Navigation Links
Rutgers-Camden professor examines social capabilities of performing multiple-action sequences

The day of the big barbecue arrives and it's time to fire up the grill. But rather than toss the hamburgers and hotdogs haphazardly onto the grate, you wait for the heat to reach an optimal temperature, and then neatly lay them out in their apportioned areas according to size and cooking times. Meanwhile, your friend is preparing the beverages. Cups are grabbed face down from the stack, turned over, and using the other hand filled with ice.

While these tasks like countless, everyday actions may seem trivial at first glance, they are actually fairly complex, according to Robrecht van der Wel, an assistant professor of psychology at RutgersCamden. "For instance, the observation that you grab a glass differently when you are filling a beverage than when you are stacking glasses suggests that you are thinking about the goal that you want to achieve," he says. "How do you manipulate the glass? How do you coordinate your actions so that the liquid goes into the cup? These kinds of actions are not just our only way to accomplish our intentions, but they reveal our intentions and mental states as well."

van der Wel and his research partners, Marlene Meyer and Sabine Hunnius, turned their attention to how action planning generalizes to collaborative actions performed with others in a study, titled "Higher-order Planning for Individual and Joint Object Manipulations," published recently in Experimental Brain Research.

According to van der Wel, the researchers were especially interested in determining whether people's actions exhibit certain social capabilities when performing multiple-action sequences in concert with a partner. "It is a pretty astonishing ability that we, as people, are able to plan and coordinate our actions with others," says van der Wel. "If people plan ahead for themselves, what happens if they are now in a task where their action might influence another person's comfort? Do they actually take that into account or not, even though, for their personal action, it makes no difference?"

In the research study, participants first completed a series of individual tasks requiring them to pick up a cylindrical object with one hand, pass it to their other hand, and then place it on a shelf. In the collaborative tasks, individuals picked up the object and handed it to their partner, who placed it on the shelf. The researchers varied the height of the shelf, to test whether people altered their grasps to avoid uncomfortable end postures. The object could only be grasped at one of two positions, implying that the first grasp would determine the postures and comfort of the remaining actions.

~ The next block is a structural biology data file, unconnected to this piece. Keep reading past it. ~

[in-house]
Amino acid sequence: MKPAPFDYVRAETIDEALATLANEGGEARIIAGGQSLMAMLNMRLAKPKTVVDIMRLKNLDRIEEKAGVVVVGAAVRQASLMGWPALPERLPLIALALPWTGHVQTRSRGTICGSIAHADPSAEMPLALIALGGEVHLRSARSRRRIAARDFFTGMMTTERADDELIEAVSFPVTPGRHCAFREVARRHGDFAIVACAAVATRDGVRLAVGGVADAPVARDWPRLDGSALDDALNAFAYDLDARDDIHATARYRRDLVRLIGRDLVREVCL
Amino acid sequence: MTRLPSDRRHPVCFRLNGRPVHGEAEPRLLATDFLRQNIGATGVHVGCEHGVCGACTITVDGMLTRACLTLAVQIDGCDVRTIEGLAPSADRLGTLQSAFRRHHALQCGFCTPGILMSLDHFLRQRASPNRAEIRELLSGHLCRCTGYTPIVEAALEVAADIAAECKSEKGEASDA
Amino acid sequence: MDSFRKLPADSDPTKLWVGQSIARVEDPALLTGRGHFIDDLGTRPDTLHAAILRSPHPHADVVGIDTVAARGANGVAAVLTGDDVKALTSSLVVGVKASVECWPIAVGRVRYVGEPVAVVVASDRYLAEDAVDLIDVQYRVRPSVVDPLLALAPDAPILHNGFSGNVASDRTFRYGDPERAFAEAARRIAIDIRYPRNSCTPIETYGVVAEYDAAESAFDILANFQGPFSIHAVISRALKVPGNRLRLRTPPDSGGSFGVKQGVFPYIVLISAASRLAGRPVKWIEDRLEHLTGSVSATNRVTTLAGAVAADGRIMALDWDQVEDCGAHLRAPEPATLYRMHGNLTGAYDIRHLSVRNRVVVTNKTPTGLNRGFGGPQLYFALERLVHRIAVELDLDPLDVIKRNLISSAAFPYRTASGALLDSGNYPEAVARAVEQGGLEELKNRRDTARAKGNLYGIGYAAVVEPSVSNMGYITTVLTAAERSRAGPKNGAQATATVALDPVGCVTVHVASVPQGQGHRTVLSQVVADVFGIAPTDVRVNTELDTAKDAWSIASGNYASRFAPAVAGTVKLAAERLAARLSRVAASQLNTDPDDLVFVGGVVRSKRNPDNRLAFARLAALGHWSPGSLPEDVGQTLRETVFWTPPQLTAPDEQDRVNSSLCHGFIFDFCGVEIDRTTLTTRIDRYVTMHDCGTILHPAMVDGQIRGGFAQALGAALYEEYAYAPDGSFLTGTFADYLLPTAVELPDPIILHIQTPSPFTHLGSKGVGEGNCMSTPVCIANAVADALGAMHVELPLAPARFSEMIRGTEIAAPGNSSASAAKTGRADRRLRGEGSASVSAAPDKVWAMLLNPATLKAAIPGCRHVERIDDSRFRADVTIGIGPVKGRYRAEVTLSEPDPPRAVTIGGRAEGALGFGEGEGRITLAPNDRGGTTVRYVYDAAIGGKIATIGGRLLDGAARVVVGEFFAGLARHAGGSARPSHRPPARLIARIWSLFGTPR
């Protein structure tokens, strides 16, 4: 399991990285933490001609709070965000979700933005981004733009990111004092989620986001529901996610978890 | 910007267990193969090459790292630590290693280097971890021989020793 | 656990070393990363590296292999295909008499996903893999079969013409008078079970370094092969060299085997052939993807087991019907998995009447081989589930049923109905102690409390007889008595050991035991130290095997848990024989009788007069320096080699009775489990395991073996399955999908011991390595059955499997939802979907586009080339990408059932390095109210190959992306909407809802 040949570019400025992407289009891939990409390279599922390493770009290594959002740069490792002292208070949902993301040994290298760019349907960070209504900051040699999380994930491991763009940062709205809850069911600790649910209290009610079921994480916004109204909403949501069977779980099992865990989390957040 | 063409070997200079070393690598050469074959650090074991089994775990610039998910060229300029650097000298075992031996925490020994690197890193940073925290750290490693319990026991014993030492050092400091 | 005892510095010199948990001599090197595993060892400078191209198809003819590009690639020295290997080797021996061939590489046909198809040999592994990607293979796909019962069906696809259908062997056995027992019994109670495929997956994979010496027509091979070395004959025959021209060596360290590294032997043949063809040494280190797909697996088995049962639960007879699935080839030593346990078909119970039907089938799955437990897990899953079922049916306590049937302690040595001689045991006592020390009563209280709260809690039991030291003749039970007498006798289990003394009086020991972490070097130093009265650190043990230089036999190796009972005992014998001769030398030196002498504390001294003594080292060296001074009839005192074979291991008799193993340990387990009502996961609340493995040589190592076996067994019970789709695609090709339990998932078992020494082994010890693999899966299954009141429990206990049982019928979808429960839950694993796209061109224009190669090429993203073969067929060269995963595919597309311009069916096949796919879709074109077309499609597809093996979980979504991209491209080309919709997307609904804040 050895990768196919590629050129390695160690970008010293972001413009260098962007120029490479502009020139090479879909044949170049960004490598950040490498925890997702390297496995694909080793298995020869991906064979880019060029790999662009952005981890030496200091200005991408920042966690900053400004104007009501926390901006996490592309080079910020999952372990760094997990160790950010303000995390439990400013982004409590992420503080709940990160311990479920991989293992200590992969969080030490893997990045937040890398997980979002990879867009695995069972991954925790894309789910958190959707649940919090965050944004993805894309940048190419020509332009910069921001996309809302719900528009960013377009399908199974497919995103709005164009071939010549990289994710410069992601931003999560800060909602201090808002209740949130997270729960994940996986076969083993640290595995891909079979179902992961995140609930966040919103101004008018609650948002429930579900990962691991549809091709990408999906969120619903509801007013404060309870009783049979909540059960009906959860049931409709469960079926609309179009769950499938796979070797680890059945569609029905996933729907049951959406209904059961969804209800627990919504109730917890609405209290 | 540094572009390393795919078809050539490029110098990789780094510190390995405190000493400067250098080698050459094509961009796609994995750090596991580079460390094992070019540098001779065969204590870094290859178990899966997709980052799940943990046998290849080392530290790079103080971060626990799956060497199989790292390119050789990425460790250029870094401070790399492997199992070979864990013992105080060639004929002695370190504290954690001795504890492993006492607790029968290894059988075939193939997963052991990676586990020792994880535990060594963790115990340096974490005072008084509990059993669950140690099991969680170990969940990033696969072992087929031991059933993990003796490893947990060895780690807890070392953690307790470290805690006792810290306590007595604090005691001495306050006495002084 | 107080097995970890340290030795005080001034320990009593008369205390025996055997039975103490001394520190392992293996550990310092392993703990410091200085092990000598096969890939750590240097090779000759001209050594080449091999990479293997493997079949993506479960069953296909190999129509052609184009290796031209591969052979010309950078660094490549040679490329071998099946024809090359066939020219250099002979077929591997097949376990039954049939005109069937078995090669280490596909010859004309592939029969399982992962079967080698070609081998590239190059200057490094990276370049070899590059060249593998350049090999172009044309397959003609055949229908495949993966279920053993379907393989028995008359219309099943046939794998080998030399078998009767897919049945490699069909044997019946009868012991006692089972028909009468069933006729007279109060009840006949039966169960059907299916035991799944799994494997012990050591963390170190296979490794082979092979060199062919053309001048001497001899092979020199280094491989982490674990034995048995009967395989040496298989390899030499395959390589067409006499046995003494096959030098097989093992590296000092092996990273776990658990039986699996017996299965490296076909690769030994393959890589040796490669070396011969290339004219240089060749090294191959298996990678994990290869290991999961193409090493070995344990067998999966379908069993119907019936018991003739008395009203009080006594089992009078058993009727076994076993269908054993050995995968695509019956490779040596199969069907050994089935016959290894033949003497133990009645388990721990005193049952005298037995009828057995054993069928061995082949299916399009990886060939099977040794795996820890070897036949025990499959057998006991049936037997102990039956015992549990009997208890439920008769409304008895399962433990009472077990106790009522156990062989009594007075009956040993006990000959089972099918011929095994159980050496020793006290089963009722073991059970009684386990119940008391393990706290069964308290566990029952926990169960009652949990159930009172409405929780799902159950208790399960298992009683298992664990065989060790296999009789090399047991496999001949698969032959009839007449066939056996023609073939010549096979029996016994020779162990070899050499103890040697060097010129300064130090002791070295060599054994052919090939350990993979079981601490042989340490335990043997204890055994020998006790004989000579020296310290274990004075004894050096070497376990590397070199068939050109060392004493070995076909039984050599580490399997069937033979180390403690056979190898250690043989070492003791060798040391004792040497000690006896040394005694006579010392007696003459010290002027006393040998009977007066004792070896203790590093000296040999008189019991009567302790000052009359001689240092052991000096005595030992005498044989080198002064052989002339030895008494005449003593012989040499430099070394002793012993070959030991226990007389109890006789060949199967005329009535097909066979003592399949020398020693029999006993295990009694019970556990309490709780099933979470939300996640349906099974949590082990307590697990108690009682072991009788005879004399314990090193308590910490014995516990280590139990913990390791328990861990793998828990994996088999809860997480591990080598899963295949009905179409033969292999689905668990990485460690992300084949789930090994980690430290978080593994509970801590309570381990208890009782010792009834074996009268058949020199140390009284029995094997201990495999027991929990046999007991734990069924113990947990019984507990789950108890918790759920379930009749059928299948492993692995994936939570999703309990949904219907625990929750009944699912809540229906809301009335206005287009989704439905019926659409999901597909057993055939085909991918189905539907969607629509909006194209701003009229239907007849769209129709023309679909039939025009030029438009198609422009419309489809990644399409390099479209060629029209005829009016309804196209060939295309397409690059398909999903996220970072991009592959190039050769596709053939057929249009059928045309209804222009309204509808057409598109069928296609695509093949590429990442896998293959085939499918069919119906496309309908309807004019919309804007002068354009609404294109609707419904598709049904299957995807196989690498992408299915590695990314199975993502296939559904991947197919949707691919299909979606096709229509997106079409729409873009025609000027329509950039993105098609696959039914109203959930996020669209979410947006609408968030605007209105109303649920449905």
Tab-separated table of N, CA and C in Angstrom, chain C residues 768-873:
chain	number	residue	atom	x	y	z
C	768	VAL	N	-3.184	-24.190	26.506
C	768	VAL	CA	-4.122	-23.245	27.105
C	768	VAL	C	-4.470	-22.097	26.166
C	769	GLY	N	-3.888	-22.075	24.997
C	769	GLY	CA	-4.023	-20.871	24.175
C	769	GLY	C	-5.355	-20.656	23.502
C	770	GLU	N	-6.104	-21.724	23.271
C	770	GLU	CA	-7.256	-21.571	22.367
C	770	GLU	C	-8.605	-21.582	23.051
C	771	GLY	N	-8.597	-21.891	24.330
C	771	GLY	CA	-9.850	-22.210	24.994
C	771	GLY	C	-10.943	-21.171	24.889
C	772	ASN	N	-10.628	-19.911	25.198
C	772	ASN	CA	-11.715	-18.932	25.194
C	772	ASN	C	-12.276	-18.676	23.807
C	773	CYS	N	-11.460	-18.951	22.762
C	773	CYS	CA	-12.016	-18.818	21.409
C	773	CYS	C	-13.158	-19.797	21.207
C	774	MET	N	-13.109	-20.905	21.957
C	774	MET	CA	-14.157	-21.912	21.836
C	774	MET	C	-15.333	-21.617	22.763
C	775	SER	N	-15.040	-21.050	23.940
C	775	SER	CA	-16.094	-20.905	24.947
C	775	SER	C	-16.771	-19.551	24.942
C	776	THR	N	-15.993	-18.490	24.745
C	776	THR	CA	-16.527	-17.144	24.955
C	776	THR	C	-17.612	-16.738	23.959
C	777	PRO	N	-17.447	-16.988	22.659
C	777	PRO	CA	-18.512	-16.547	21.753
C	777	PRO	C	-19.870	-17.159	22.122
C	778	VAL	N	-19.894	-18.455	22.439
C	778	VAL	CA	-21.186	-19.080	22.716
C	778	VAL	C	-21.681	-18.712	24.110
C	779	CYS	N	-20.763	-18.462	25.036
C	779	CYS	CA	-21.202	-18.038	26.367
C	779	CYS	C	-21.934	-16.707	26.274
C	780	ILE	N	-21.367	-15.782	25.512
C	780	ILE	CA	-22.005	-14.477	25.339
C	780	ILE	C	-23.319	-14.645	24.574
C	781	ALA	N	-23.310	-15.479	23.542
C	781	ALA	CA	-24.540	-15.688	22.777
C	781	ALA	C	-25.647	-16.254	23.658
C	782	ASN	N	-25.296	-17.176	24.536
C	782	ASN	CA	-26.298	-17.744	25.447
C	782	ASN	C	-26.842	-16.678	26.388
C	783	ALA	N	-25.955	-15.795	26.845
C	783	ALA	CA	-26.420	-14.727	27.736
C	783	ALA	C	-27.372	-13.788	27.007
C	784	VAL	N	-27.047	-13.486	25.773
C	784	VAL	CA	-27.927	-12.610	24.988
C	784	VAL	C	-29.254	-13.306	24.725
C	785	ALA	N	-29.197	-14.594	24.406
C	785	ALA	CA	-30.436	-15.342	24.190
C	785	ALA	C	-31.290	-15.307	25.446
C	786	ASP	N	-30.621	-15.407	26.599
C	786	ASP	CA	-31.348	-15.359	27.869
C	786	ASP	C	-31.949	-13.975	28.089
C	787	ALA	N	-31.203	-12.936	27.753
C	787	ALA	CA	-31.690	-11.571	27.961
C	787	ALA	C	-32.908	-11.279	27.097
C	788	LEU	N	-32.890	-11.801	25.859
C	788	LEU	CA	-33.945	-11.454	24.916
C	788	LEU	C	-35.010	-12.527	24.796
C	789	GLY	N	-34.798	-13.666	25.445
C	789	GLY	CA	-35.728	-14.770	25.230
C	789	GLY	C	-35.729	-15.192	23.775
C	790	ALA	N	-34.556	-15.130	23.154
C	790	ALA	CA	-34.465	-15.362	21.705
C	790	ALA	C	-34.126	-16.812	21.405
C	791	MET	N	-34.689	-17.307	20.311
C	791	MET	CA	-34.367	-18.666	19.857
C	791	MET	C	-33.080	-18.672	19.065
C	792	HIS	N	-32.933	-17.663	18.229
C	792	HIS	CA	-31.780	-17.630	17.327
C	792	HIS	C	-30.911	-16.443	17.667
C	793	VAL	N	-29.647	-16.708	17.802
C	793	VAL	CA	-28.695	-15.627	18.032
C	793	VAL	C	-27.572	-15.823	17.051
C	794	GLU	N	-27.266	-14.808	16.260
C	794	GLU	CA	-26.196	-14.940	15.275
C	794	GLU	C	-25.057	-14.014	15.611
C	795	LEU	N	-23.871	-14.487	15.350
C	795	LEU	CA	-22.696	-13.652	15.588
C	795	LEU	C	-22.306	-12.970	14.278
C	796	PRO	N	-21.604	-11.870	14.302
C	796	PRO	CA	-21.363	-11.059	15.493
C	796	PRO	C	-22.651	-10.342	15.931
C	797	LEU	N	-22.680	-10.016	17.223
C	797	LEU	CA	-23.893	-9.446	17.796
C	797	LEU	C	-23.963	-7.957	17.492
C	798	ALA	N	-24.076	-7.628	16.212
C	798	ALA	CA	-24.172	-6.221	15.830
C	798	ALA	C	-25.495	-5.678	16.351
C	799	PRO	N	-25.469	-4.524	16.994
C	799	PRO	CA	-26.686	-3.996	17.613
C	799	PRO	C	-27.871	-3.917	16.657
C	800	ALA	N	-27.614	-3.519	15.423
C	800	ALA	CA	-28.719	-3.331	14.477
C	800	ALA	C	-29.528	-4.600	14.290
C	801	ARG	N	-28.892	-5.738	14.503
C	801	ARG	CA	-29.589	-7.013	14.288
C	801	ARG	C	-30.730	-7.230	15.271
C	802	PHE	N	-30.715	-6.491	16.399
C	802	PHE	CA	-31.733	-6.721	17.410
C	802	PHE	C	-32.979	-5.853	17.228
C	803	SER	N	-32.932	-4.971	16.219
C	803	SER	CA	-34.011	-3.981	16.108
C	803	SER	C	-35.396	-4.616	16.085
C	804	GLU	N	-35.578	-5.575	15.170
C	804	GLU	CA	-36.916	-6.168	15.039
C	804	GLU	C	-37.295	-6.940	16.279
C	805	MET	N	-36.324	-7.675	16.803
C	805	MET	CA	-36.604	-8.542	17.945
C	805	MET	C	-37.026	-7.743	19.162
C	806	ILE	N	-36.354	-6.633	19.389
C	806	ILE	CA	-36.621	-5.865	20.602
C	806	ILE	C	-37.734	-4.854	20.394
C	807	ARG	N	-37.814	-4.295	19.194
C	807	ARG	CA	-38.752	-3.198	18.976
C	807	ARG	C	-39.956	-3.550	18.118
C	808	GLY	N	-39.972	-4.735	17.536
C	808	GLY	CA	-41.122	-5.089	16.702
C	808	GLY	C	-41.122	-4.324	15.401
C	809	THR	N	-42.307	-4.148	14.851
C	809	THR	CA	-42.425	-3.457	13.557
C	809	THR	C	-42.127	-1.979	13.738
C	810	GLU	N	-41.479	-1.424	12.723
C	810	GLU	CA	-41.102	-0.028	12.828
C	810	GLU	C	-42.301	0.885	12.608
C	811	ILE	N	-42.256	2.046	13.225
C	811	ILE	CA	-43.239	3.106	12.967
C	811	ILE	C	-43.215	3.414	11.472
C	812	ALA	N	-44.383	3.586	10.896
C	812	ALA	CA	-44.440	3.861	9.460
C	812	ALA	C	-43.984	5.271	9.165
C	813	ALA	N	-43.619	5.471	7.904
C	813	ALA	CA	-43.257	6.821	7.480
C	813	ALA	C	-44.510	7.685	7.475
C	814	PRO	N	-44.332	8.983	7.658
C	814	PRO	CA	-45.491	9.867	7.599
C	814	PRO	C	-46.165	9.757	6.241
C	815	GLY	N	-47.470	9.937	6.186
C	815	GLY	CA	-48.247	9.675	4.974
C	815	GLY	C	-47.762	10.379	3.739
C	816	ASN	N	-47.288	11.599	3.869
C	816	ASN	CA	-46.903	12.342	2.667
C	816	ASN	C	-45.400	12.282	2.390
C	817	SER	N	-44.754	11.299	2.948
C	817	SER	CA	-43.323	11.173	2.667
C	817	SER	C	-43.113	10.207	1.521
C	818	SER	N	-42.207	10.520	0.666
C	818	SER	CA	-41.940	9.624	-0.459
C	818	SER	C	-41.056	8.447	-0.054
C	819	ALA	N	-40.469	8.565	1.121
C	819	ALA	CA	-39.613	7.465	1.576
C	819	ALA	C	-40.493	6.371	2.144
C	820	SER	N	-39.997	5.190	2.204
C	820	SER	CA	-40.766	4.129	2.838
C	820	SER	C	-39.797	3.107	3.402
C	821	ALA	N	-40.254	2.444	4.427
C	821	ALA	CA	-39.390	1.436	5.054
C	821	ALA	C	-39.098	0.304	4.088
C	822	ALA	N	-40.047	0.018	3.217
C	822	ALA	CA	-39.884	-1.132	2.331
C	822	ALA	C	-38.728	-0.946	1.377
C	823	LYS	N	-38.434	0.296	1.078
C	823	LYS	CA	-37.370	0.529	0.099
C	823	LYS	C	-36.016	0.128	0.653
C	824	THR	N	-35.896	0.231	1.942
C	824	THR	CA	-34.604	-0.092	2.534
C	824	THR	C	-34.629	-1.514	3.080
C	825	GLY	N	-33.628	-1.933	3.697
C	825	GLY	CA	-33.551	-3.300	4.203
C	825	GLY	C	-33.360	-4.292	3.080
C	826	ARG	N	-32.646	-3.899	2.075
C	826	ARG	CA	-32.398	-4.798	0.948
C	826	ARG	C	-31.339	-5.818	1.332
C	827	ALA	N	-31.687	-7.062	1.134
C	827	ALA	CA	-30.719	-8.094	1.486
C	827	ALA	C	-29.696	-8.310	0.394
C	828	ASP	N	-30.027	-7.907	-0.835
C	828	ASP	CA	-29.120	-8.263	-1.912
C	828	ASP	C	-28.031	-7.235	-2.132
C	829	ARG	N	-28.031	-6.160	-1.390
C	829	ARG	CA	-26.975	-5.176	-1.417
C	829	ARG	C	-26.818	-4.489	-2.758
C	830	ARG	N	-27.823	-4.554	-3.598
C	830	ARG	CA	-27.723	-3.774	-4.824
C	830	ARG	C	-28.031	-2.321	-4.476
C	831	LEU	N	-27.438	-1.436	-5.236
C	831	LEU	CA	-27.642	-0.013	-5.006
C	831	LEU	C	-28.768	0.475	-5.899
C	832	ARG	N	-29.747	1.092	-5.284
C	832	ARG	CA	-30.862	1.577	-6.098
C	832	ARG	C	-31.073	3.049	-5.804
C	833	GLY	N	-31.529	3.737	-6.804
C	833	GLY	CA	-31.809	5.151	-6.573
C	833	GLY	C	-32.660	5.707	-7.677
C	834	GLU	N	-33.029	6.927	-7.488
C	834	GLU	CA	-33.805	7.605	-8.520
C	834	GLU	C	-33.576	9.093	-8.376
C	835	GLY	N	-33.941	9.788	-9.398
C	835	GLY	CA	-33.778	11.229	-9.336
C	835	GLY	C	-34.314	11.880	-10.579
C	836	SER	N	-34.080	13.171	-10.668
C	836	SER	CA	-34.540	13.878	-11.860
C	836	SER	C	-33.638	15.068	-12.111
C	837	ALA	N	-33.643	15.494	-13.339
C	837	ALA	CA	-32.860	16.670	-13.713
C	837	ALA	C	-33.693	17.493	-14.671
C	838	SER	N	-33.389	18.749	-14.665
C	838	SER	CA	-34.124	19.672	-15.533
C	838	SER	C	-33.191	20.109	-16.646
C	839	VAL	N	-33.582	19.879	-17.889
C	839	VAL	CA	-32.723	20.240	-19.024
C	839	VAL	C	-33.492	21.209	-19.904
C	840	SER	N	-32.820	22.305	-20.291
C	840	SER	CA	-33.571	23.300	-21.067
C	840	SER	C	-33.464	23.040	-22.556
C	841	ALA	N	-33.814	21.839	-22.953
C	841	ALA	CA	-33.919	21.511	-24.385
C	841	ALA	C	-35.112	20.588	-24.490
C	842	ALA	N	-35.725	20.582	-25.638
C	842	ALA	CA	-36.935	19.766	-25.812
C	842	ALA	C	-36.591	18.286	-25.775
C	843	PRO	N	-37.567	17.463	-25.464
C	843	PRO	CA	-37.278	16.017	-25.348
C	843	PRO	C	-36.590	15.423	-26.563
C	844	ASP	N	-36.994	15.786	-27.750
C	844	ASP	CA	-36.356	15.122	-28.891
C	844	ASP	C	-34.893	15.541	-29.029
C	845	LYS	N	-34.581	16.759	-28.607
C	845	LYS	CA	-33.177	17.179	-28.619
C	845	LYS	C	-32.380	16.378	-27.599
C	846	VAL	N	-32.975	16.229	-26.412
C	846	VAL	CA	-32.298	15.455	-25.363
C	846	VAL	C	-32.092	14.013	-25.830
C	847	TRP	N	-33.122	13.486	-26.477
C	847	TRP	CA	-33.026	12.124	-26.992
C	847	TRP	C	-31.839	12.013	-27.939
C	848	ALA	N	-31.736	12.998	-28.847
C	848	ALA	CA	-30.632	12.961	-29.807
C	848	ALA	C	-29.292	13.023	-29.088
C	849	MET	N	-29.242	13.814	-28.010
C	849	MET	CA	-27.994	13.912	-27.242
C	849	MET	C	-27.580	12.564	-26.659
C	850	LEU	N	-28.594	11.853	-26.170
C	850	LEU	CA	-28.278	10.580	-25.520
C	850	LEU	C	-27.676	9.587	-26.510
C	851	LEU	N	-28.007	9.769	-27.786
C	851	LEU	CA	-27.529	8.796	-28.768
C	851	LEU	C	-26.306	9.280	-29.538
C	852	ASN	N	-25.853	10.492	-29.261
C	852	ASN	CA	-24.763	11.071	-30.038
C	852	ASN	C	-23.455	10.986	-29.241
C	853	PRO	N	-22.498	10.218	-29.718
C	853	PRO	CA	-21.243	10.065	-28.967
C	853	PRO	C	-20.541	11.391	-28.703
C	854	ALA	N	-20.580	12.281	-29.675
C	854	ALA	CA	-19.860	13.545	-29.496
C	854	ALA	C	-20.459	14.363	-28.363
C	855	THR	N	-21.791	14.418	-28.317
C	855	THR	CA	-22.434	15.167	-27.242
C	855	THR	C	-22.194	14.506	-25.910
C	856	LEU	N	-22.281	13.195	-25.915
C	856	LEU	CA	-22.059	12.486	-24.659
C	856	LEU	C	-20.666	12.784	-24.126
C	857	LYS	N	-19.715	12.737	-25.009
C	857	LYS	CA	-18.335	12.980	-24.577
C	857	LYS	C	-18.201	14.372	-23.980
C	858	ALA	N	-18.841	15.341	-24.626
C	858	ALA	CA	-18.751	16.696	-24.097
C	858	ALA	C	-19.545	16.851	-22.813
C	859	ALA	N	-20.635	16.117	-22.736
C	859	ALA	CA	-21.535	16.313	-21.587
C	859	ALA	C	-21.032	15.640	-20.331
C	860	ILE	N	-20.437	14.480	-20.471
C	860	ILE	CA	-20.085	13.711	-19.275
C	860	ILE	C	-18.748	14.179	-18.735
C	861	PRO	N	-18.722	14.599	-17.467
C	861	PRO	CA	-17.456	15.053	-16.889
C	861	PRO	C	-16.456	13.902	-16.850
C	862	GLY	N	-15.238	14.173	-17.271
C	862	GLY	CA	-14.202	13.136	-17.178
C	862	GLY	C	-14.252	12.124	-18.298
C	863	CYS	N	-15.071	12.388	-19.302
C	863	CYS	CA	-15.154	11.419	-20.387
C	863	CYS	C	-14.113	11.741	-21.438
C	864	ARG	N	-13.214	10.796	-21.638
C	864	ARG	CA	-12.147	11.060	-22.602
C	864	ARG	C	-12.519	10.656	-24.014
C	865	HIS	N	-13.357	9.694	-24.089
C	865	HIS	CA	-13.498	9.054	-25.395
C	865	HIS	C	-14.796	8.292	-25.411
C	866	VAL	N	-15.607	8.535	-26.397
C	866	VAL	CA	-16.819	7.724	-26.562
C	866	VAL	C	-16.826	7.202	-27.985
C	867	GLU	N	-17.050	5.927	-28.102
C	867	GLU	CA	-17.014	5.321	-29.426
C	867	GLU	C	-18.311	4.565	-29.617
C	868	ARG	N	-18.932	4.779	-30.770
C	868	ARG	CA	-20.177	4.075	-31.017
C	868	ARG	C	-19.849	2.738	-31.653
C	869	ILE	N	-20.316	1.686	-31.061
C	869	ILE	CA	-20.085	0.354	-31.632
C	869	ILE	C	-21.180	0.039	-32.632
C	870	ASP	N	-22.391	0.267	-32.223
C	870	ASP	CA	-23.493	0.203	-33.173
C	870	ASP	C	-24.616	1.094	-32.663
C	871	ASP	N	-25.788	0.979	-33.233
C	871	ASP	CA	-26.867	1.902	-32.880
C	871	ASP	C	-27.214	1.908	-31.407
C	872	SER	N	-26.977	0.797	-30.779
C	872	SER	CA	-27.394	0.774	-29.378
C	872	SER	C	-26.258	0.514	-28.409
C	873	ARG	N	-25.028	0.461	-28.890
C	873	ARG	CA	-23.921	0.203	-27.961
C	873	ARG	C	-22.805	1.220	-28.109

According to the researchers, the results from both the individual and joint performances show that participants altered their grasp location relative to the height of the shelf. The participants in both scenarios were thus more likely to use a low-grasp location when the shelf was low, and vice versa. Doing so implied that the participants ended the sequences in comfortable postures. The researchers conclude that, in both individual and collaborative scenarios, participants engaged in extended planning to finish the object-transport sequences in a relatively comfortable posture. Given that participants did plan ahead for the sake of their action partner, it indicates an implicit social awareness that supports collaboration across individuals.

van der Wel notes that, while such basic actions may seem insignificant, it is important to understand how people perform basic tasks such as manipulating objects when considering those populations that aren't able to complete them so efficiently. "How to pick up an object seems like a really trivial problem when you look at healthy adults, but as soon as you look at children, or people suffering from a stroke, it takes some time to develop that skill properly," says van der Wel. "When someone has a stroke, it is not that they have damage to the musculature involved in doing the task; rather, damage to action planning areas in the brain results in an inability to perform simple actions. A better understanding of the mechanisms involved in action planning may guide rehabilitation strategies in such cases."